Telemedicine in FNP practice

View all blog posts under Articles | View all blog posts under Nursing Resources

Telemedicine is drastically changing the health care industry, enhancing everything from the way care is delivered to the quality of care in rural areas of the country. The positive outcomes that the telemedicine market — including software, services and hardware — has had so far on the sector has led to an expected growth rate of 18.4 percent from 2014–20.

What is responsible for the rapid growth of the market, which was at $17.8 billion in 2014? The number of patients worldwide using home health technologies is predicted to rise from 14.3 million in 2014 to 78.5 million by 2020. The aging baby boomer population, ease of access, rising health care costs and increased prevalence of patients with chronic diseases also have contributed to the popularity of telemedicine within the industry.

How telemedicine affects patient outcomes and costs of primary care

Studies have shown that patient outcomes improve with the help of telehealth. Recent research published in the Cochrane Library found that disease-specific quality of life was enhanced for patients experiencing heart failure who were treated with the help of telemedicine compared to those who received standard care.

In addition to improving patient outcomes in many circumstances, telehealth is also very cost effective. Research performed by the American Telemedicine Association showed that about 10.1 million physician office visits are made annually from nursing facilities in the U.S. These in-person physician office visits and transportation cost around $1.29 billion per year. Telemedicine could help drastically cut the number of transports and save as much as $479 million when used to its full potential.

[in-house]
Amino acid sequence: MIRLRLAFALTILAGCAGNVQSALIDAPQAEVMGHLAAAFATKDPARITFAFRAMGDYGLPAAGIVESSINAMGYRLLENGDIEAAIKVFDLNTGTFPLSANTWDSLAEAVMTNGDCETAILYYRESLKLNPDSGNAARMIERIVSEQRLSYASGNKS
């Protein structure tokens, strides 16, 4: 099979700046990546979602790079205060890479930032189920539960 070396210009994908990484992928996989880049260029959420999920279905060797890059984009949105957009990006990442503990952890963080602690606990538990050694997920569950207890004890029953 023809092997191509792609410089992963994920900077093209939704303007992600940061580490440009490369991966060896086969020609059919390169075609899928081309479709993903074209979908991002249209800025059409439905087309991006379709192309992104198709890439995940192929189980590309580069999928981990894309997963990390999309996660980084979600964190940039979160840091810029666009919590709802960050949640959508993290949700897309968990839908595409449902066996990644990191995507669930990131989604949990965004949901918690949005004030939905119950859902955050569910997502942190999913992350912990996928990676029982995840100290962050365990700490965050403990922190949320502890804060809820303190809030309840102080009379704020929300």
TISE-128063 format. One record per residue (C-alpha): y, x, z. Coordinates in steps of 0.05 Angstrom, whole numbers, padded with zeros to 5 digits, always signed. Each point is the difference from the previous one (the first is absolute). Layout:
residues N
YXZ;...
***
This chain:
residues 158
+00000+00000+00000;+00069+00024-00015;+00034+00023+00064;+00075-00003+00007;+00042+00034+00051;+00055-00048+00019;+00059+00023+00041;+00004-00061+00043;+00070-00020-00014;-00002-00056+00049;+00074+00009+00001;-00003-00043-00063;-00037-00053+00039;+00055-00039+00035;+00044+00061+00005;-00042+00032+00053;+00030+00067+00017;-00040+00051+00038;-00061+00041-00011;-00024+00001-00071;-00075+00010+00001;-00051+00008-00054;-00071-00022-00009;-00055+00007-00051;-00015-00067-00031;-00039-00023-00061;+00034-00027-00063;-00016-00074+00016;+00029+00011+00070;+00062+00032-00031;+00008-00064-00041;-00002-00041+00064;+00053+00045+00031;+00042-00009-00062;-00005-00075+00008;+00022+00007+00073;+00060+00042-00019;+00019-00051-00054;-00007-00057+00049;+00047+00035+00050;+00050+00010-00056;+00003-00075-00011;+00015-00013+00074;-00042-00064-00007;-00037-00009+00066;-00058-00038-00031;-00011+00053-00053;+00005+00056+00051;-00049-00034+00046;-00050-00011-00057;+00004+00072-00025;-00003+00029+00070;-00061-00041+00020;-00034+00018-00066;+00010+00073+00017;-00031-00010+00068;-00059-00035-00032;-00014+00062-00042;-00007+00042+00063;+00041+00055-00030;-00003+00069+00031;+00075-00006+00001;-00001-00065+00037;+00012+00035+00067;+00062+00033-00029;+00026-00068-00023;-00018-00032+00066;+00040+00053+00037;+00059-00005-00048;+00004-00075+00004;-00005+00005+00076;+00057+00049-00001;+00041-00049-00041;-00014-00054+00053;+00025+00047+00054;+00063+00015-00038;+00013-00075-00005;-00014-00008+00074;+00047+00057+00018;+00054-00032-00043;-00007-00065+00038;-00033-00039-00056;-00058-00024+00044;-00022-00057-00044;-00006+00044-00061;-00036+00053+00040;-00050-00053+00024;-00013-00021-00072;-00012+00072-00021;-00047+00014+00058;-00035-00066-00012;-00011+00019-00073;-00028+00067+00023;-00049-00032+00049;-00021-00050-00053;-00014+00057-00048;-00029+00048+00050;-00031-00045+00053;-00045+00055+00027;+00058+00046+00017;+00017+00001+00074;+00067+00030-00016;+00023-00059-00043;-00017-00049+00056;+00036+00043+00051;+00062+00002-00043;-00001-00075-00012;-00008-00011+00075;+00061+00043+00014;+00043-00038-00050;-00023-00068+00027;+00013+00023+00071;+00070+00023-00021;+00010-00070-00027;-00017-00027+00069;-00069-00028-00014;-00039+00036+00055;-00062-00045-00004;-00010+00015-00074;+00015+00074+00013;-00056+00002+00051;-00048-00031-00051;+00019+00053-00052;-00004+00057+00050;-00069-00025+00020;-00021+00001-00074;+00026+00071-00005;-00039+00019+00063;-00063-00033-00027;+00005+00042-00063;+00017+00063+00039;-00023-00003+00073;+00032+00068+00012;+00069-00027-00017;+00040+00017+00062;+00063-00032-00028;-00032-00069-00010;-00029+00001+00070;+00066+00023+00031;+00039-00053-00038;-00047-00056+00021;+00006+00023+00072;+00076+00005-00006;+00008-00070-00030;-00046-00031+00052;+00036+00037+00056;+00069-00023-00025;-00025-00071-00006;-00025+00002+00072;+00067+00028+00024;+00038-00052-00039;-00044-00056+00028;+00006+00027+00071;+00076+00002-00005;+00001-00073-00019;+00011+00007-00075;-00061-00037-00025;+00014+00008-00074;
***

The impact on the health care providers’ role

Surveys have revealed that many nurses feel telemedicine has improved various aspects of their jobs. For example, one 2016 survey of 1,200 nurses published in the Journal of Critical Care showed that 79 percent agreed that tele-ICU systems enable nurses to enhance patient care. About 63 percent believed that tele-systems allow tasks to get done faster, and over 63 percent agreed they improve job performance.

Hospital admission rates are also positively affected by telehealth. Various randomized control trials and recent studies show that telehealth can reduce hospital admission rates among patients with long-term chronic diseases and makes it easier for health care professionals to encourage better health management among patients. This improvement is largely due to the fact that telehealth provides patients with more confidence when it comes to monitoring their own health.

While telemedicine can’t replace doctors or nurses, it can help patients gain a better understanding of their health status and encourage them to enhance their health management, including improving their medical adherence. As a result, telehealth can enhance patient-staff relationships, which ultimately improves overall quality of care and outcomes.

The effect on health care in rural settings

Telehealth makes health care more accessible for Americans living in rural areas. According to the U.S. Department of Health and Human Services, a total of 65 percent of all Health Professional Shortage Areas are in rural areas. Americans living in these locations experience a lack of accessibility and reduced quality of care. Telemedicine may be just what these areas need to enhance the access residents have to high-quality patient care.

A survey conducted by the Department of Health Management and Policy at the University of Iowa asked 292 clinical and administrative staff at 71 hospitals in rural settings about how they believed telemedicine impacts the recruitment of health care professionals in their areas. The results showed that 65 percent agreed telemedicine helped with recruitment and retention of health care professionals, bringing more qualified health care workers to rural areas. Attracting more doctors and family nurse practitioners to the rural parts of the U.S. is the first step to enhancing care in areas with a significant health professional shortage.

As the health care industry works to improve access to care in these Health Professional Shortage Areas, the U.S. Centers for Disease Control and Prevention has issued new regulatory guidance for on-site physician coverage that is expected to accelerate the implementation of tele-emergency services in rural hospitals. This requirement is predicted to make rural health care jobs even more appealing to nurses and doctors.